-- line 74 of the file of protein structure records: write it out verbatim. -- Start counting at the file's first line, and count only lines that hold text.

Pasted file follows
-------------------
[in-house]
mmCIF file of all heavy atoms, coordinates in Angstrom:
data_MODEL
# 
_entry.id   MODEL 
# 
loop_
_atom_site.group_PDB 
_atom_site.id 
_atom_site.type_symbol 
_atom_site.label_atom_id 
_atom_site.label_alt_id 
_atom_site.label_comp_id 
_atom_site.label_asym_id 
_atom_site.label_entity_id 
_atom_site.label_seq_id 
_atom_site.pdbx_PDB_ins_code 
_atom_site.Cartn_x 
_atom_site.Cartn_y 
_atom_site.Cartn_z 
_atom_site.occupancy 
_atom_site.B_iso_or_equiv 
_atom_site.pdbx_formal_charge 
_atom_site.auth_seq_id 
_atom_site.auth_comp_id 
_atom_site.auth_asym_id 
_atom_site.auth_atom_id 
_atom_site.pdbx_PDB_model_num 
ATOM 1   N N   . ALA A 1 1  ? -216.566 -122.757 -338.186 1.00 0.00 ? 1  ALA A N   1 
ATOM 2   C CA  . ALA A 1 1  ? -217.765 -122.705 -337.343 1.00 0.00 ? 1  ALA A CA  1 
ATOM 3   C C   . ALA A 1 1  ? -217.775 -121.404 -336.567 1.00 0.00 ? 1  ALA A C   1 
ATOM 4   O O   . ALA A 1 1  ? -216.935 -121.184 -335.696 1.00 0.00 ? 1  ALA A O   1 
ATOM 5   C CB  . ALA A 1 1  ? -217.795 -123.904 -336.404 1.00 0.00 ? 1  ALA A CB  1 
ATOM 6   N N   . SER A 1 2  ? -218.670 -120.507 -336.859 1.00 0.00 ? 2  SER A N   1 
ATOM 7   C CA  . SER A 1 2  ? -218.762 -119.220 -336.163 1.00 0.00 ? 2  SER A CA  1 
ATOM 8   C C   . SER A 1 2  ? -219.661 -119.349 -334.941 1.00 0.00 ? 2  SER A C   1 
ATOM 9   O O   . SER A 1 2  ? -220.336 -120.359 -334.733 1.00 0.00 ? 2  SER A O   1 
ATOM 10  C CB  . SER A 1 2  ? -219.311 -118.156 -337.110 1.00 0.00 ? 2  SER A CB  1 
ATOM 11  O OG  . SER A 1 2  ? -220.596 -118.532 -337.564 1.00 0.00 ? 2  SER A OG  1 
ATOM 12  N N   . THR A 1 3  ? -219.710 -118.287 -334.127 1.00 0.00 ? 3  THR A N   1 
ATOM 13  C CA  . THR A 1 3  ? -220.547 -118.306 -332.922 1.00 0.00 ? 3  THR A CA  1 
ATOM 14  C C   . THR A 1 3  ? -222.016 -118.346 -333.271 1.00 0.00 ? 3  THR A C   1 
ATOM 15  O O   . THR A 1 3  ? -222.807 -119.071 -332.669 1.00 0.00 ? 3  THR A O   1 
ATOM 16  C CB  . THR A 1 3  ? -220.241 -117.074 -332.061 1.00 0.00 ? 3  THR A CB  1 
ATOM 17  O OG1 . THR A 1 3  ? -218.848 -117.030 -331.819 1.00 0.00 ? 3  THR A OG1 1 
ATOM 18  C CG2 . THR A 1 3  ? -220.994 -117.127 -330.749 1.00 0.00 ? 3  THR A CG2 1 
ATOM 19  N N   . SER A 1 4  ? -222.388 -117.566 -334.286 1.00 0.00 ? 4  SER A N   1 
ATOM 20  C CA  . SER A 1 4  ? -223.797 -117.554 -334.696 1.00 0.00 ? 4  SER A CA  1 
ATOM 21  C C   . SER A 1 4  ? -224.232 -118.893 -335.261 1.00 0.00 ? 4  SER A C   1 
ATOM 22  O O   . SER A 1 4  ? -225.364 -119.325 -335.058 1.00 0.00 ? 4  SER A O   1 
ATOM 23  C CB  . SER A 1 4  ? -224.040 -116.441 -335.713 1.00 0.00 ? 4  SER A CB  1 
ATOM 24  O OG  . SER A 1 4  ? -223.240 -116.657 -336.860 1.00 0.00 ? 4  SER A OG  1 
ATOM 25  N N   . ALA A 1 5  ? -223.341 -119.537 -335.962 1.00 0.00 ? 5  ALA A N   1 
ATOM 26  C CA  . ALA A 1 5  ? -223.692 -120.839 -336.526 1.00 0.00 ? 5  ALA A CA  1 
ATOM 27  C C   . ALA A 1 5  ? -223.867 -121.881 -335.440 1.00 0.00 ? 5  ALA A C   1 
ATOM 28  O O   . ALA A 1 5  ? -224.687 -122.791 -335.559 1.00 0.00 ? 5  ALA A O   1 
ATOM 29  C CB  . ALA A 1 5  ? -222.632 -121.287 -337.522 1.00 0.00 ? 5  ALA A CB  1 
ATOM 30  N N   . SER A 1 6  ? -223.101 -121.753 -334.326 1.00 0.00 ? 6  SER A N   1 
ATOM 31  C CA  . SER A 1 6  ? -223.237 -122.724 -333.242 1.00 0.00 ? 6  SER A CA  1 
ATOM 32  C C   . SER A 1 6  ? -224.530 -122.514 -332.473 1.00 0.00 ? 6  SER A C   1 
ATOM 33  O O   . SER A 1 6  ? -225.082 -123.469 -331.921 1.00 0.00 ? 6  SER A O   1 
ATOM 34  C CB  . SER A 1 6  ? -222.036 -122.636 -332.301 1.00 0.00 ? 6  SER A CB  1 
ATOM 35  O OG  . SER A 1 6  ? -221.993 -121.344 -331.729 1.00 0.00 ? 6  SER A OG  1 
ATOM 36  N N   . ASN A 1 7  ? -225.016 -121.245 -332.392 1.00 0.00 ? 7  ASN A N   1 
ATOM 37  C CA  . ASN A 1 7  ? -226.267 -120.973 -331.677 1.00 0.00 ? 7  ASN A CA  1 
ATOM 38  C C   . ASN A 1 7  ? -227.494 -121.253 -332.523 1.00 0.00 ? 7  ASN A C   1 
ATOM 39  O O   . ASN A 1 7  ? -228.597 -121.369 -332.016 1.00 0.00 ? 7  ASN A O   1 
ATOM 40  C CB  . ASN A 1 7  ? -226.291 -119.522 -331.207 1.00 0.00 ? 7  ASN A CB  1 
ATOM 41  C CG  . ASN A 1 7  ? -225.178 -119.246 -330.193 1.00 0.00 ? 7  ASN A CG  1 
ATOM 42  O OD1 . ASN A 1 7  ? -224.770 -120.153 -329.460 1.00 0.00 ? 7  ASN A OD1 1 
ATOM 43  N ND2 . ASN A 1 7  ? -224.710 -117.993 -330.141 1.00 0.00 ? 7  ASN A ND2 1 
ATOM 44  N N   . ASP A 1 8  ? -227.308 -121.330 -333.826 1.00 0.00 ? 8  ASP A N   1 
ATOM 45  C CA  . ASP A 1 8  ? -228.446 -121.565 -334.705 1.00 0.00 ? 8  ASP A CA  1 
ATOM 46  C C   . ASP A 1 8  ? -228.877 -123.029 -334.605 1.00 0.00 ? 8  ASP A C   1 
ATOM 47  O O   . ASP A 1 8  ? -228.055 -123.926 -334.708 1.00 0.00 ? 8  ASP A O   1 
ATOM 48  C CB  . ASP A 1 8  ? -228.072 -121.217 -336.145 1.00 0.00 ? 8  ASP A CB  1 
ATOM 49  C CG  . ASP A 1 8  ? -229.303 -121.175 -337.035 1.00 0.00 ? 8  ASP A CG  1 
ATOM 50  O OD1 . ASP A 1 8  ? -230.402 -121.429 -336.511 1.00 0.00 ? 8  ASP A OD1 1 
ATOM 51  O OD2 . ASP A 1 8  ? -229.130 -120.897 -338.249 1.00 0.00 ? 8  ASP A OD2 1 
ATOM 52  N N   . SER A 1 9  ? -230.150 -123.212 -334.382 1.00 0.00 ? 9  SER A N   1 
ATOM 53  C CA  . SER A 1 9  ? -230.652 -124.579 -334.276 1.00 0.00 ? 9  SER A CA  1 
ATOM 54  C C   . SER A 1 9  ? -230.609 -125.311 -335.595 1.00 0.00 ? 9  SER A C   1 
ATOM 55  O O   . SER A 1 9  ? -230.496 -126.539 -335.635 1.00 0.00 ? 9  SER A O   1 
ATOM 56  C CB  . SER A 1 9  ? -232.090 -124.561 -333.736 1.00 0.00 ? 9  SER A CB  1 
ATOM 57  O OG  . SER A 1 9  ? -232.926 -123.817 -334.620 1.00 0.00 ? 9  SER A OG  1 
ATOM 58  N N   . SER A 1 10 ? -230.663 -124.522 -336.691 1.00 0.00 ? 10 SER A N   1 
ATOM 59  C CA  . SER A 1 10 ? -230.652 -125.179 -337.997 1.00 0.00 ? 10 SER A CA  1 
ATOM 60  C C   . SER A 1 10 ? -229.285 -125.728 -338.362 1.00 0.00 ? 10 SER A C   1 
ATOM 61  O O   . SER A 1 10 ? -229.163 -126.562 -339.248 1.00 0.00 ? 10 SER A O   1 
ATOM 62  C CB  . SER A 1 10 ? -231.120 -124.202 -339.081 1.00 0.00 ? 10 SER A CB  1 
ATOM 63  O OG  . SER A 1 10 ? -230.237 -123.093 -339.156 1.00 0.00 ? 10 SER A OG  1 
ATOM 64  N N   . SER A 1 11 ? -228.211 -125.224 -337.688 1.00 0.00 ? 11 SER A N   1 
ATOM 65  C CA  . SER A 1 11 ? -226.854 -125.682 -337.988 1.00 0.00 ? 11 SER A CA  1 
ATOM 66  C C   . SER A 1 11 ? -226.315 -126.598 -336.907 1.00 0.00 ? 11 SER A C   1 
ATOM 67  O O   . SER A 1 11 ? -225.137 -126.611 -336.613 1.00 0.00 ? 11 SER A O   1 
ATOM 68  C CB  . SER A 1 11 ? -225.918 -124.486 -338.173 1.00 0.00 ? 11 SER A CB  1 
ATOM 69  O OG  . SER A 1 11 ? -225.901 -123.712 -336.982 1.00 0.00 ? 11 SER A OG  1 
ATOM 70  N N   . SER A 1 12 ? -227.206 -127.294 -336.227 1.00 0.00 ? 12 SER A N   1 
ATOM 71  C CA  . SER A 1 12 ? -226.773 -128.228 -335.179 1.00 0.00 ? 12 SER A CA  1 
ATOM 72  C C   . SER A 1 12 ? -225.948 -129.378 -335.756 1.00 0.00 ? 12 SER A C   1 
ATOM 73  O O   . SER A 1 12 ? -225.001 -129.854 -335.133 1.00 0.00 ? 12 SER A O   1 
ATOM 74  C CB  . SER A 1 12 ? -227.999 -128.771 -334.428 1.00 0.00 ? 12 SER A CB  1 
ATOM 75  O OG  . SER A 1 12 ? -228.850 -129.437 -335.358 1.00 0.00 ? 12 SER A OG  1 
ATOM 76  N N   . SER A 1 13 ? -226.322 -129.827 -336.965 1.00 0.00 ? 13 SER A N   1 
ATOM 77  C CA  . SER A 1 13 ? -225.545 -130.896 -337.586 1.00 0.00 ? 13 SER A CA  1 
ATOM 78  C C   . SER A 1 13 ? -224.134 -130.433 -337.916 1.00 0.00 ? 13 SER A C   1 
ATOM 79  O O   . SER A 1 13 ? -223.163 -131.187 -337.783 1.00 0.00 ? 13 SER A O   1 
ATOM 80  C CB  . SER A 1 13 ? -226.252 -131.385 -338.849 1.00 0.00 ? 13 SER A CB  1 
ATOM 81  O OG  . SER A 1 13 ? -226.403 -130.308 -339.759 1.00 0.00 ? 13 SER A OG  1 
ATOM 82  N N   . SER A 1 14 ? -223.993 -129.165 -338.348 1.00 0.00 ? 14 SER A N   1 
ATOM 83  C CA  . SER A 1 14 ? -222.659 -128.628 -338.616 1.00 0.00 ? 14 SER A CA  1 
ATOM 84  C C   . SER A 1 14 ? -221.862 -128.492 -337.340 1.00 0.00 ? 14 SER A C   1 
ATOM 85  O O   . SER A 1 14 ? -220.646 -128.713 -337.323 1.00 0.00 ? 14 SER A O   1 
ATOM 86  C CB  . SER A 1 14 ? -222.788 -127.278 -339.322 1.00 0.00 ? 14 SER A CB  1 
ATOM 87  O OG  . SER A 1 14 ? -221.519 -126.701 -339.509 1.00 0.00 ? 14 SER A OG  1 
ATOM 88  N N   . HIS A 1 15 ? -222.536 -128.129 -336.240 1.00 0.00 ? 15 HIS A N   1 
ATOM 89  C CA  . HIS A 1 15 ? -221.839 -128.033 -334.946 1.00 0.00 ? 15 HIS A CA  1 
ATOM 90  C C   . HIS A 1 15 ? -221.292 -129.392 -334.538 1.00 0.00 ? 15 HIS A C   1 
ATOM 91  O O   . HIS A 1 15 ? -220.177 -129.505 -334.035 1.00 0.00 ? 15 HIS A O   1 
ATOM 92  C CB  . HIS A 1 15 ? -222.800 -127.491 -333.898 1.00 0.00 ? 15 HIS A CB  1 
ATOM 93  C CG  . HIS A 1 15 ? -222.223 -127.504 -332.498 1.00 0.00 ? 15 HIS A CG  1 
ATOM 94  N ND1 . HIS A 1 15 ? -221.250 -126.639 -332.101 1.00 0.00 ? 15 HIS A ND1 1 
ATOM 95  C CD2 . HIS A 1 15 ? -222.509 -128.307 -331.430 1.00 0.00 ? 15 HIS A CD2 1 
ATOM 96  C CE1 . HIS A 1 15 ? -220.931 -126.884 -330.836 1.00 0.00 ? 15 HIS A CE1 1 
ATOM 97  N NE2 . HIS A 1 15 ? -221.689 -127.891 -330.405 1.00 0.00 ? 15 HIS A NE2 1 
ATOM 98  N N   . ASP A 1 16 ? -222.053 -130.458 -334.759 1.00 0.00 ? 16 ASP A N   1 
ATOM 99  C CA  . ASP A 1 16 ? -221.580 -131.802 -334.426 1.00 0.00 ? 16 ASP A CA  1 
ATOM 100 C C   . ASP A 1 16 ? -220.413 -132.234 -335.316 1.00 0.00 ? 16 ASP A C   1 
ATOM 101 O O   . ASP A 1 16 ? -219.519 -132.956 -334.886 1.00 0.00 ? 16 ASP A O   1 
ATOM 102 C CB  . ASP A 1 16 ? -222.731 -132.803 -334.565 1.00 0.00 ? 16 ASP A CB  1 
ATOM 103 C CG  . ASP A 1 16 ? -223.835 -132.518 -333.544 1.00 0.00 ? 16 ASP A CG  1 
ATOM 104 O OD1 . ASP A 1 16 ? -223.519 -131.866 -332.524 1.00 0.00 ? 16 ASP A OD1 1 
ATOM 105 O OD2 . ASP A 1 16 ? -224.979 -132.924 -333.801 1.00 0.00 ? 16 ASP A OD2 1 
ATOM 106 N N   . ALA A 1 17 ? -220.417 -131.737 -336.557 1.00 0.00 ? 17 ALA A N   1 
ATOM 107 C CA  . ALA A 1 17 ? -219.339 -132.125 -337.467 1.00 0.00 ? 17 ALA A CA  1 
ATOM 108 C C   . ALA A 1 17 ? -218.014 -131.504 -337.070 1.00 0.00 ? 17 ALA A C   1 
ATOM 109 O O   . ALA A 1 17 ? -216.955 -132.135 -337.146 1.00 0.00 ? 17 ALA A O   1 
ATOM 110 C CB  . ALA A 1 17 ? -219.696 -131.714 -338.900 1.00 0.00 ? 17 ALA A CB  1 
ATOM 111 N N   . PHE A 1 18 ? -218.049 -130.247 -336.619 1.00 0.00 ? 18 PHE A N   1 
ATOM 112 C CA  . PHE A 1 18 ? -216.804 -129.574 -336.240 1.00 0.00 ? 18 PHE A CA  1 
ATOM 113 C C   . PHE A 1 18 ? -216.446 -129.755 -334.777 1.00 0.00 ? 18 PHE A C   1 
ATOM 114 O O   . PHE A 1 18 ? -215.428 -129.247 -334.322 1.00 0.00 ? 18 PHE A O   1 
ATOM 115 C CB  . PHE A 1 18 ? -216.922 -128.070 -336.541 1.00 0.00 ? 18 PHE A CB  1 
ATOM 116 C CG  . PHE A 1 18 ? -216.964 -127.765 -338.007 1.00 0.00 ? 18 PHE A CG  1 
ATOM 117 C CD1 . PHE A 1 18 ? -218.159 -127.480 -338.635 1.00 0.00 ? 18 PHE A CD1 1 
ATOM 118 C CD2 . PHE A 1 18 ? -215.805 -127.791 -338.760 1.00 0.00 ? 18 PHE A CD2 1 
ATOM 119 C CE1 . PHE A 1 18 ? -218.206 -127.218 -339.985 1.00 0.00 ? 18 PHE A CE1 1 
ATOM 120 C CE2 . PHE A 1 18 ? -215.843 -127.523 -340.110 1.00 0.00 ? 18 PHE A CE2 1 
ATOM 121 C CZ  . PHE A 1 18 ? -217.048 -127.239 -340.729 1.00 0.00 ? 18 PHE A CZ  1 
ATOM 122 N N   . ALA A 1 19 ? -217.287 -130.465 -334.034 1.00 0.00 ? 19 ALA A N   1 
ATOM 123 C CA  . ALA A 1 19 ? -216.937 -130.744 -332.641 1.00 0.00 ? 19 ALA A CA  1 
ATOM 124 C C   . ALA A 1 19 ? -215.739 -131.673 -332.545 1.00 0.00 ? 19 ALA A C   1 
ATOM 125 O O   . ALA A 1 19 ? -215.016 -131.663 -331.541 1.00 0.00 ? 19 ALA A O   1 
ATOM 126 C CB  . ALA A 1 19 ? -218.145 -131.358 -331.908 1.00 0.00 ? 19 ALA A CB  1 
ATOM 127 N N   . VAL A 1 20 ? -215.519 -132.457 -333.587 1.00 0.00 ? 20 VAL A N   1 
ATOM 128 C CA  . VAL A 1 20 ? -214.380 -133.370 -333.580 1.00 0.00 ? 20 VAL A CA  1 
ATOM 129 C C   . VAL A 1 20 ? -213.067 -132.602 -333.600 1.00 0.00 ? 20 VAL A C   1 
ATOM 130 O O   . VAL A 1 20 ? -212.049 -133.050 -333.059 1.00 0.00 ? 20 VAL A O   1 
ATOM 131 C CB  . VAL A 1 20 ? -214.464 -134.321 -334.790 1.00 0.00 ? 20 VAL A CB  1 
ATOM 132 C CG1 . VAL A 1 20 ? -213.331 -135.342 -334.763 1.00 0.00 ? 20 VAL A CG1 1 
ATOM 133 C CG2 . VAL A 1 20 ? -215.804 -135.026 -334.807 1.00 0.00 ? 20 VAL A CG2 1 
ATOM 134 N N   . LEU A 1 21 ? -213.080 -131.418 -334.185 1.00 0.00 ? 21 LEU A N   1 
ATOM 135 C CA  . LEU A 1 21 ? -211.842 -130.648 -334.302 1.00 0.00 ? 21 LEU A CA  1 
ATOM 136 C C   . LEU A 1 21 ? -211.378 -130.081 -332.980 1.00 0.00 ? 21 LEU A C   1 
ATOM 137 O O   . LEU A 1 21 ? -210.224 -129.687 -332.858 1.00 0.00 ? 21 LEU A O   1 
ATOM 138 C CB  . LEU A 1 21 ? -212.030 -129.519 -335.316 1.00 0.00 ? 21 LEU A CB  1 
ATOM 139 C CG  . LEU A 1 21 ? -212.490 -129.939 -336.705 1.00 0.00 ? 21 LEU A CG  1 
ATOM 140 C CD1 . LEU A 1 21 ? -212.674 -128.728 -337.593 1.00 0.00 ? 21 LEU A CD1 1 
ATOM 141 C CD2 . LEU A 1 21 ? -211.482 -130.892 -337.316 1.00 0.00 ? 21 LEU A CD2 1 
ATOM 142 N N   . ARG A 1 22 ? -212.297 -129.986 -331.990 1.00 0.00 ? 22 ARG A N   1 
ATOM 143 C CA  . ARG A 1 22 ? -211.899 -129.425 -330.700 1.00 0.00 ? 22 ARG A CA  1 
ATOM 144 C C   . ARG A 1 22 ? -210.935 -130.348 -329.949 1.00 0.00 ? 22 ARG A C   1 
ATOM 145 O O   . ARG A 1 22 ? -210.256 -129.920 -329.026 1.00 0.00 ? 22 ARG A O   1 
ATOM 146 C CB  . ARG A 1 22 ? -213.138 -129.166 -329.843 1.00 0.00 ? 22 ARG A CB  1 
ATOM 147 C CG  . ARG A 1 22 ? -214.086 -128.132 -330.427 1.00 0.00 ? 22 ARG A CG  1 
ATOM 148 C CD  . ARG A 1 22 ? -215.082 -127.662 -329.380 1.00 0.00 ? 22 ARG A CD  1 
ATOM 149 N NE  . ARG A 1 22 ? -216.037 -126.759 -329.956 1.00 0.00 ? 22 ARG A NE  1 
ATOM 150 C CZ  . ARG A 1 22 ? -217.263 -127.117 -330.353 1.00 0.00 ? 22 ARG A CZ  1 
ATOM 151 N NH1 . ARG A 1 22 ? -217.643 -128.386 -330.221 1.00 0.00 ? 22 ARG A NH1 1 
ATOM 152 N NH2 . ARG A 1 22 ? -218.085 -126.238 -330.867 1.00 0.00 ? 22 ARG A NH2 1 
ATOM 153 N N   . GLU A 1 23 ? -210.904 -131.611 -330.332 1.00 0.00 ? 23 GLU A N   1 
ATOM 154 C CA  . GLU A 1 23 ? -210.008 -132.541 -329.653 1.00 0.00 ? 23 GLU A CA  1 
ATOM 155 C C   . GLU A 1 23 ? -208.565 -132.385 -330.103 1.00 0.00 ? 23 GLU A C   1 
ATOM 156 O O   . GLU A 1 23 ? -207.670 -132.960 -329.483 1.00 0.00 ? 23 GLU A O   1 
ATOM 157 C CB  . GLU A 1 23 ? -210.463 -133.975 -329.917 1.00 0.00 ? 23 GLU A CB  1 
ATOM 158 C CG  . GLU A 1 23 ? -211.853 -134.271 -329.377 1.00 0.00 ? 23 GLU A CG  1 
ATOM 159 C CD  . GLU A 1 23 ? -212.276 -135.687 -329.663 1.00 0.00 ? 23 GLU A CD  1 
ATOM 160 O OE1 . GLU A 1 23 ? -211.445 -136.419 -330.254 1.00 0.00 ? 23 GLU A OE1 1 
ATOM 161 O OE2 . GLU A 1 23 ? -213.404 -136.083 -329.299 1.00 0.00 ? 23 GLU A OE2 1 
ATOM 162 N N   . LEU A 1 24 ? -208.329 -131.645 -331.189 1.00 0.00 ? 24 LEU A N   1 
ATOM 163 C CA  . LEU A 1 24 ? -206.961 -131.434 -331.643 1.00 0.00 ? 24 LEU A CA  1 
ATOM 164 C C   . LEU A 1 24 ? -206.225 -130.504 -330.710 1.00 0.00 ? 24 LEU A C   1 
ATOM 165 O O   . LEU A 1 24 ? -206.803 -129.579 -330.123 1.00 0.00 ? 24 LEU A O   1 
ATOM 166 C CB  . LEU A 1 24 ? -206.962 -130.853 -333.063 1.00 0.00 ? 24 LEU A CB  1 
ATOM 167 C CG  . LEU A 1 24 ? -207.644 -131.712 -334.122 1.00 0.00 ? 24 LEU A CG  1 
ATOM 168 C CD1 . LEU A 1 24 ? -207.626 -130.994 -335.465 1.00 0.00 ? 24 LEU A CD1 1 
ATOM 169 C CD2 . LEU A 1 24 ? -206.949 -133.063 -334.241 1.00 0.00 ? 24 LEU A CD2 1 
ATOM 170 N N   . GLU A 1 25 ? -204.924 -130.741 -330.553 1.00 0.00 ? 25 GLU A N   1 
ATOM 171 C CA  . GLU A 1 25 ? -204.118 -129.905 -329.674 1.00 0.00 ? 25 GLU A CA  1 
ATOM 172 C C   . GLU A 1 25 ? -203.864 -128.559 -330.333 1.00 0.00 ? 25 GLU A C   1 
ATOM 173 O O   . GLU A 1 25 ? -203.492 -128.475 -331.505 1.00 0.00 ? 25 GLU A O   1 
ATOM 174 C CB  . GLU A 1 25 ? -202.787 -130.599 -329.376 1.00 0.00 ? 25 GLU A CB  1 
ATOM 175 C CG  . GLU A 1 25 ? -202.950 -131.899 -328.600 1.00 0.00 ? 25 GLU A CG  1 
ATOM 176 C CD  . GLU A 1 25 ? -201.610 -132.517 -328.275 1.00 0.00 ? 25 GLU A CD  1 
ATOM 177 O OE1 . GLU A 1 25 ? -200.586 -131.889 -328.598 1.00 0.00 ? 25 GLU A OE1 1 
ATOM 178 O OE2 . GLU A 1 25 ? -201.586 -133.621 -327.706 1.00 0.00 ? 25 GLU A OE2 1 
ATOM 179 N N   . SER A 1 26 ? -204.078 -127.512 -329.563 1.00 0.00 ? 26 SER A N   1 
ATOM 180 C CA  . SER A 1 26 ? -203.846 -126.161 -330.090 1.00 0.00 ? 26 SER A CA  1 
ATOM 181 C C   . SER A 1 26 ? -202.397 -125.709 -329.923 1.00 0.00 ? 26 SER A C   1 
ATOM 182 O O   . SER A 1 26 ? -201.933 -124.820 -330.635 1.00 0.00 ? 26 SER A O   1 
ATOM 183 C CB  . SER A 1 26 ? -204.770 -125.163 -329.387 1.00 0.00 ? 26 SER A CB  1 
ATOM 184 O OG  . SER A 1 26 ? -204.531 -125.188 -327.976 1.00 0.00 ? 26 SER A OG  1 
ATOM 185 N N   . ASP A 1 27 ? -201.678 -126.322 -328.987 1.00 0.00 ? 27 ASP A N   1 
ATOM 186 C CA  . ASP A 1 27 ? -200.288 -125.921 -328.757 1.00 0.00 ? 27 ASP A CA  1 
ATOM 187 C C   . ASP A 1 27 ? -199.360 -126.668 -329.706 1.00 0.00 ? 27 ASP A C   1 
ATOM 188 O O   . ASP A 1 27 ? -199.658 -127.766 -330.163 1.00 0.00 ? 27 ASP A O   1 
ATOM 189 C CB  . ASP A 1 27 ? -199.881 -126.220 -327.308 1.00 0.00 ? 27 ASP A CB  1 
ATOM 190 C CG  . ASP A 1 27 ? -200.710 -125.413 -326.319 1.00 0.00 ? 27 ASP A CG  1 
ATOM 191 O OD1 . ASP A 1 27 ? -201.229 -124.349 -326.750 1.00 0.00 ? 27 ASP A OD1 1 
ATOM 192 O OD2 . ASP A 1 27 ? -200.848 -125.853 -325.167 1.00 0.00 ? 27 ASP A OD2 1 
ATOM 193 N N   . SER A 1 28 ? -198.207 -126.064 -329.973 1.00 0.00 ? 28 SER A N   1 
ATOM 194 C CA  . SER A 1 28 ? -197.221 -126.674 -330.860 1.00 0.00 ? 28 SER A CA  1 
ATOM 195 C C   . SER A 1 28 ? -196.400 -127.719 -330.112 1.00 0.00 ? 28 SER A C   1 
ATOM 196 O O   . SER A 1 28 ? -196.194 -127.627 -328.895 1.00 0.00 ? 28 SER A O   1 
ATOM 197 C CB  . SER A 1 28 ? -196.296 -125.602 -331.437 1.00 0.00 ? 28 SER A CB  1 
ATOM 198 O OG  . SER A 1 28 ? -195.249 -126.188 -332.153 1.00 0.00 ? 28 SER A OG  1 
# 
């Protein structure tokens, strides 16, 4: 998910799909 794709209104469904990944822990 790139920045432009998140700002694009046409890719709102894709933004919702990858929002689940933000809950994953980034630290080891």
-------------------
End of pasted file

ATOM 46  C C   . ASP A 1 8  ? -228.877 -123.029 -334.605 1.00 0.00 ? 8  ASP A C   1 